Oceans Rise, Empires Fall: Why Geopolitics Hastens Climate Catastrophe

Oxford Univ. Feb. 2024. 264p. ISBN 9780197693261. $29.95. POL SCI
Toal (geography, Virginia Tech; Near Abroad) examines the continuing rivalries of dominant nations during an ecosystem crisis. The title of this book takes its name from the musical Hamilton. In Toal’s case the phrase refers to “the clash between earth system dynamics and world power structures.” Geopolitics is traced from late 19th-century writings by British and German imperialists. At stake have been territory, resources, and influences leading to survival of the fittest nation. Modern national primacy demands steady economic growth and vast amounts of energy to supply industry and armed forces. Toal outlines the militarization of land, ocean, atmosphere, and space. Meanwhile more of Earth is due to become uninhabitable. He notes that global collaboration is essential to reduce emissions, moderate global heating, and limit ecological damage—not top priorities for the most powerful nations. He says they have failed to reduce their own emissions as they exploit remaining hydrocarbon sources.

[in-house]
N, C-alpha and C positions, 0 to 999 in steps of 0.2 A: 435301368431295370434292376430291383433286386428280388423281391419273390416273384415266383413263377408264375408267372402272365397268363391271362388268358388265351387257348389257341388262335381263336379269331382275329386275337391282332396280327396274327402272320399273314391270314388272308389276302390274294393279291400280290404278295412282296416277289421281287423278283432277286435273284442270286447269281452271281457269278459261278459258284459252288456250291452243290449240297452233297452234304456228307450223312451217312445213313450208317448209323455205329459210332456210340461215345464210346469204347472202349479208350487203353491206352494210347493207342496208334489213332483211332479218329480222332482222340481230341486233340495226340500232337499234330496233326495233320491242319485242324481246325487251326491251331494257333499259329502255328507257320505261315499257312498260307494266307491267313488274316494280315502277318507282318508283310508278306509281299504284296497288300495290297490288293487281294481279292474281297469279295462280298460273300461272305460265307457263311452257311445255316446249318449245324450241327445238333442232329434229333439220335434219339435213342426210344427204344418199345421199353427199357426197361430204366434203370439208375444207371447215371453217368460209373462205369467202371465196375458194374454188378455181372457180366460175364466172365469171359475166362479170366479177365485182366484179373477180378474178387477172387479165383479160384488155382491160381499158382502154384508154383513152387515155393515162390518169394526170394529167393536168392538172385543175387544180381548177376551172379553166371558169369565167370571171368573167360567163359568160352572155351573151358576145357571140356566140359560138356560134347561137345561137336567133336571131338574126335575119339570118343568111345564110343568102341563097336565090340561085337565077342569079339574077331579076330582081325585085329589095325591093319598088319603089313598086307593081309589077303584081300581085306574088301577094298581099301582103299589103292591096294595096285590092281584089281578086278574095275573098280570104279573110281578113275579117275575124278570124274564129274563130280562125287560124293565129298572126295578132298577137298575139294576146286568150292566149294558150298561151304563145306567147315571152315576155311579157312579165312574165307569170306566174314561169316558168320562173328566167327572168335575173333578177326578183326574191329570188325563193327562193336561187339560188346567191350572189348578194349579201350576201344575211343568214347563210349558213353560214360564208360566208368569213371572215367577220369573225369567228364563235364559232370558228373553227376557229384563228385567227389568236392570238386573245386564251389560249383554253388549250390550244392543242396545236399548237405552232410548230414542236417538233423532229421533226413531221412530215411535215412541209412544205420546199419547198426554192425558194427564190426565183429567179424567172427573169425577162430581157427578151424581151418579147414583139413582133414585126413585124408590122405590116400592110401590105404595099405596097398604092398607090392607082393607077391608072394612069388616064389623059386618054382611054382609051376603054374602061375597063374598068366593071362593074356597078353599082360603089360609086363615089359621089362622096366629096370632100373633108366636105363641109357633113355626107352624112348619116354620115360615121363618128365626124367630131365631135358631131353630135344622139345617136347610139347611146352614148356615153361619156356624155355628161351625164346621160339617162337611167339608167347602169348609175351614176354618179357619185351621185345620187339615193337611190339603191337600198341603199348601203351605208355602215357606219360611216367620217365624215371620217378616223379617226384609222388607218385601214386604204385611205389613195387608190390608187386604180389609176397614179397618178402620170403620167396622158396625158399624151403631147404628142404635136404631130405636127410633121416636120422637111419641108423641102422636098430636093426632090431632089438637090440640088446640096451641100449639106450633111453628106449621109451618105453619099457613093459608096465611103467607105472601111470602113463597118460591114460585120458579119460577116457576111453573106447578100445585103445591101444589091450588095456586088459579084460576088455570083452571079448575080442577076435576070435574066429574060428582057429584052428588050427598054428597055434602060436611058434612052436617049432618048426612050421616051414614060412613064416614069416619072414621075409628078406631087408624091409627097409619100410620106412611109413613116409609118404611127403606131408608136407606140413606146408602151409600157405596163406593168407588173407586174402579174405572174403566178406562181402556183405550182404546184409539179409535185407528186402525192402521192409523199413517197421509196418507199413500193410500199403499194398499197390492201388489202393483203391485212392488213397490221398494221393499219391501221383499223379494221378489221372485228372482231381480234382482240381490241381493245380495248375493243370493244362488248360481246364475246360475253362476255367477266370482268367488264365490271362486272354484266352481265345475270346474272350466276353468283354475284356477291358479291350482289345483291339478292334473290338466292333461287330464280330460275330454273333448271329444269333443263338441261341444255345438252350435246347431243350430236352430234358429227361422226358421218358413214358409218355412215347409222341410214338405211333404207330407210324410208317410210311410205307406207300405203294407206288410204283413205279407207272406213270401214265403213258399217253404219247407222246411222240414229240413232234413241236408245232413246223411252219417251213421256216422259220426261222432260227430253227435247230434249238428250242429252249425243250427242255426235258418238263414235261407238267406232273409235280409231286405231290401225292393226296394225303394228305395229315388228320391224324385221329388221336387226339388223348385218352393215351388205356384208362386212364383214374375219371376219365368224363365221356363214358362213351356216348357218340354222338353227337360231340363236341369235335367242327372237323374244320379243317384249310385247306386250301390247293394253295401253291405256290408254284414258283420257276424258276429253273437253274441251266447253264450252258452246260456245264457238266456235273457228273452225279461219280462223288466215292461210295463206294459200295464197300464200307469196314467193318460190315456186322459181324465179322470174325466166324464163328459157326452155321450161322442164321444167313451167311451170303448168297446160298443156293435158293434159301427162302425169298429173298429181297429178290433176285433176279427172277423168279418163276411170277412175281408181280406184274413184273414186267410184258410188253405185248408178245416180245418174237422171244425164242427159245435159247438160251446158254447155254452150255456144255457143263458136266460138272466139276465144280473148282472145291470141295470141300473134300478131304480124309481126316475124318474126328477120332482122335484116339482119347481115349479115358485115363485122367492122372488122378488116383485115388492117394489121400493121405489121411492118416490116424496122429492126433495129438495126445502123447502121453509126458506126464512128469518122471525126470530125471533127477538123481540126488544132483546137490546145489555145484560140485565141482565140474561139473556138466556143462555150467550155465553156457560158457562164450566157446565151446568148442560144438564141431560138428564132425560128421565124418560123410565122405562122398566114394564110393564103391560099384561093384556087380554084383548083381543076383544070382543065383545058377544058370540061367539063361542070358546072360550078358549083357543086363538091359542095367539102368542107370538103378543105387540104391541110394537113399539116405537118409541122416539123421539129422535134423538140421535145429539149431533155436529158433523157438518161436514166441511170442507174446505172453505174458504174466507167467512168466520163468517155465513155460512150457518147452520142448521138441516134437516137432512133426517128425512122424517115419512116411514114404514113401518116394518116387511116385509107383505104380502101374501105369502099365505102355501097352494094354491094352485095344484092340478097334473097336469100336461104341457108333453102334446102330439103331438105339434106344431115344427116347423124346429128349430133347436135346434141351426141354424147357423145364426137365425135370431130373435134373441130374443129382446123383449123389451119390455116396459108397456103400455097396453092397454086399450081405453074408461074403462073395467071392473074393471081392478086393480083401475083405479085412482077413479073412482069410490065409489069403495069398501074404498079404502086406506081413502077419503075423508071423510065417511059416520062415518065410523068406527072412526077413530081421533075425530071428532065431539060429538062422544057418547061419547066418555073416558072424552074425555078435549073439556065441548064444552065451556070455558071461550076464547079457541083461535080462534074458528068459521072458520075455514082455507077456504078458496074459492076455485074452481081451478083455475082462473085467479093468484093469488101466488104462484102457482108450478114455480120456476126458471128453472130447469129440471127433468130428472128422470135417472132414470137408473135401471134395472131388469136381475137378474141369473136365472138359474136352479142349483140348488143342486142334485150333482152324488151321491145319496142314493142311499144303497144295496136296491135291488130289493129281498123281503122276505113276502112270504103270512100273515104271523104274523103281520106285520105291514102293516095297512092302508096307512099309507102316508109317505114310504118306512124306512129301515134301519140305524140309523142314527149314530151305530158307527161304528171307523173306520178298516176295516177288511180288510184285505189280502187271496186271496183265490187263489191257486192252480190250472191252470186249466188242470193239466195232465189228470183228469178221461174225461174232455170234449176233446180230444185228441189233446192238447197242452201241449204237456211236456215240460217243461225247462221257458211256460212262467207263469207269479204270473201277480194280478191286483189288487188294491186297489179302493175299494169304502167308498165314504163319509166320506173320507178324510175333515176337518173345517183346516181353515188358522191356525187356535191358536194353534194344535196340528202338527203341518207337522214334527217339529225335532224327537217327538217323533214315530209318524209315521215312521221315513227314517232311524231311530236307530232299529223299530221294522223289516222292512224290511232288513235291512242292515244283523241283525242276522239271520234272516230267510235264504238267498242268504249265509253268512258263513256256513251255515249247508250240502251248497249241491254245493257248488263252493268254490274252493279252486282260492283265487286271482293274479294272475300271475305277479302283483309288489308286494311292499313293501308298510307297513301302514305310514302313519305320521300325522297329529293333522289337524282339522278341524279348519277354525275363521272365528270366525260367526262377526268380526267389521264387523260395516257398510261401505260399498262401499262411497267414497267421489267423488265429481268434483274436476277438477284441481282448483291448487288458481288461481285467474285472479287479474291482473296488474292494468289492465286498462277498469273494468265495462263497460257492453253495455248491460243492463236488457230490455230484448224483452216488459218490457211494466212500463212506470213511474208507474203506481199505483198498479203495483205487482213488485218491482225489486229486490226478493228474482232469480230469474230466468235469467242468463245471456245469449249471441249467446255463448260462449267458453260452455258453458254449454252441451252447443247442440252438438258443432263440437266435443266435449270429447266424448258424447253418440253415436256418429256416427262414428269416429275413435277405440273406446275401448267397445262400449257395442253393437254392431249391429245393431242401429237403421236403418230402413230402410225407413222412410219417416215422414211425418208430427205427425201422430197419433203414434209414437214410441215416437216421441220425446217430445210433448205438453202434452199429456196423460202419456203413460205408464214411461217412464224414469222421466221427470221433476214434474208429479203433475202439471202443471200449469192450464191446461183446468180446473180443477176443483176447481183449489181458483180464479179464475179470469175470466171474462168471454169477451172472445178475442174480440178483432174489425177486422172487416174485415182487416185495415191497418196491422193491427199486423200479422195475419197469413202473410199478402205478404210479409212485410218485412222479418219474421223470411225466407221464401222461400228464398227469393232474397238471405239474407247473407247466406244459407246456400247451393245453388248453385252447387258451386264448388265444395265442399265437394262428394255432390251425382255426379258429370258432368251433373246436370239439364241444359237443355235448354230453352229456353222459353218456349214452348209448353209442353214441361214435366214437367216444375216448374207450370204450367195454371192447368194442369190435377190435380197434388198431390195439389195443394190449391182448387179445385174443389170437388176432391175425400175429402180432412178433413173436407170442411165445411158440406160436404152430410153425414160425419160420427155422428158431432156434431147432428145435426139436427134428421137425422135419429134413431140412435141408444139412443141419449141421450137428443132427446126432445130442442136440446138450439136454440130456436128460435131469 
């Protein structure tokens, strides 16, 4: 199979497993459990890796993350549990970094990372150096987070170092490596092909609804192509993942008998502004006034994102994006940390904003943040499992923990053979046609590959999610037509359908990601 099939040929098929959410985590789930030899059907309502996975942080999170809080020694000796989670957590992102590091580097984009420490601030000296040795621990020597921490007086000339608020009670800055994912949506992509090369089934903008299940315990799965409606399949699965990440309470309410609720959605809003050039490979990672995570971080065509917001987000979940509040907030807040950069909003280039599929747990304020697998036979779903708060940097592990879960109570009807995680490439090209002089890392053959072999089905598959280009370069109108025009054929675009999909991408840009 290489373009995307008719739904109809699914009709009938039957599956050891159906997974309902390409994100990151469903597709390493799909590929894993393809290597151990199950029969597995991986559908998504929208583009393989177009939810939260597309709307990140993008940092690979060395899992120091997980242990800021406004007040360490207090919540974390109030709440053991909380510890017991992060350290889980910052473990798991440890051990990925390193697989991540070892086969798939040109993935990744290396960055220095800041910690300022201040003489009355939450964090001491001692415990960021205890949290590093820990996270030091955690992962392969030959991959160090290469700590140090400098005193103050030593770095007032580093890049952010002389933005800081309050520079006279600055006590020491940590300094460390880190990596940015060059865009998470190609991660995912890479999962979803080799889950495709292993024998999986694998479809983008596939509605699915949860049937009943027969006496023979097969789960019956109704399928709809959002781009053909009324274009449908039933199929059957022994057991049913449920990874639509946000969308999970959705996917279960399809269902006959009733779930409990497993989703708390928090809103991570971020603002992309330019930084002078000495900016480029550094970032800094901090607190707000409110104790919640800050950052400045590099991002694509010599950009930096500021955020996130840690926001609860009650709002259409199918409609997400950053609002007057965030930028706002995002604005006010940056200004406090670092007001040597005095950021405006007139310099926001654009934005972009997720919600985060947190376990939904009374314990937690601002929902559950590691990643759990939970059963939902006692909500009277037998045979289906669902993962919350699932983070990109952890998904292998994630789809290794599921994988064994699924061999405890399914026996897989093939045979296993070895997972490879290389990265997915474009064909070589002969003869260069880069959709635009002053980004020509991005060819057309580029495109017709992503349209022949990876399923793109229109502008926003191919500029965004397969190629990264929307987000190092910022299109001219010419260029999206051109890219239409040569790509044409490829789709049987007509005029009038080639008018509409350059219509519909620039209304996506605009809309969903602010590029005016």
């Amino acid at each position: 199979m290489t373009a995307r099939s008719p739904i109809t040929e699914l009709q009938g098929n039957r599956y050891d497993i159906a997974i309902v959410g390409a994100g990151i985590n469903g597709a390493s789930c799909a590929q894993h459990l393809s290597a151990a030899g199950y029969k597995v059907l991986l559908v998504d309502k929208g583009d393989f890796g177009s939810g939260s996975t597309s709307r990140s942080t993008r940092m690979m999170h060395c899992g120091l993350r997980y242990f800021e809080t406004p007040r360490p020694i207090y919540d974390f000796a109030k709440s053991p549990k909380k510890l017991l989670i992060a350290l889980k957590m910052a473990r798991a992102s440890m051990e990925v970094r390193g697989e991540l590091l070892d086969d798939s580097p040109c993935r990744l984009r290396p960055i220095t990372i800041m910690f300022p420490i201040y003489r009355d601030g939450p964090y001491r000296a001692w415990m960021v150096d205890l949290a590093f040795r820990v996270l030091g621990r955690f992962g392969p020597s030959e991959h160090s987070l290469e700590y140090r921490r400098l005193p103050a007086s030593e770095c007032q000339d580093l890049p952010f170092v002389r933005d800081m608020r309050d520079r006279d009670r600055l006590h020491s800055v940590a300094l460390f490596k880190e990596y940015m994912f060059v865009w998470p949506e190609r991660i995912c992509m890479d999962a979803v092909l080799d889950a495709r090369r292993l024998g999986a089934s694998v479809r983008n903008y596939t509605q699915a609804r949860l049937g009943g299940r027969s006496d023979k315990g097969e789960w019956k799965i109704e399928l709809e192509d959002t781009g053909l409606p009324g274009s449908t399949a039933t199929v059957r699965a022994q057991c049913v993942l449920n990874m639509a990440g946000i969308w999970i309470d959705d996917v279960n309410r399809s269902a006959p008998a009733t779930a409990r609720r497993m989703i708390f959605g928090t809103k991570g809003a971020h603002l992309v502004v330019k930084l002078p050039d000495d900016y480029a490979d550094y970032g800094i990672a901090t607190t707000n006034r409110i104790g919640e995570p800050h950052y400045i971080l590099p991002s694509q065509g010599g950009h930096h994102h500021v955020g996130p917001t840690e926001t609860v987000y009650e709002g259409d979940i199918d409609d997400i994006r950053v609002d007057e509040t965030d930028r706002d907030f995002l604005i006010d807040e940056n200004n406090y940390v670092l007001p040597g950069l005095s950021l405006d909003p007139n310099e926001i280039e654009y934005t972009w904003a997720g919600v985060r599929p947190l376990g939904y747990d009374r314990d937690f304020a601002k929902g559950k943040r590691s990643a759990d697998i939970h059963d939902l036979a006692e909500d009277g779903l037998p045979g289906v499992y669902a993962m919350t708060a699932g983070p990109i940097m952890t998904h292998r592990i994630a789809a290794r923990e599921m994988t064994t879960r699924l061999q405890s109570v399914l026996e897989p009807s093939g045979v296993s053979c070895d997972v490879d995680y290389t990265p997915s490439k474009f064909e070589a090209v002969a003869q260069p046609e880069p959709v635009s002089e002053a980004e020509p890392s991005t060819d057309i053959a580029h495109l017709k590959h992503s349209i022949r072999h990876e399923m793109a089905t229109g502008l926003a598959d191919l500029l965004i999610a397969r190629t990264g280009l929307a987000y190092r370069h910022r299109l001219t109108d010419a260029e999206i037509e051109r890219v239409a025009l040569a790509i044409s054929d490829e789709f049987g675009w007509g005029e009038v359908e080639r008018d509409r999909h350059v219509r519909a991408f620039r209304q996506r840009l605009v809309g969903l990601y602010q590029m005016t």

VERDICT A thorough, recommended critique of geopolitical business-as-usual and its effects on emissions. The book also contains some guarded optimism about the rapid global spread of renewable power generation.
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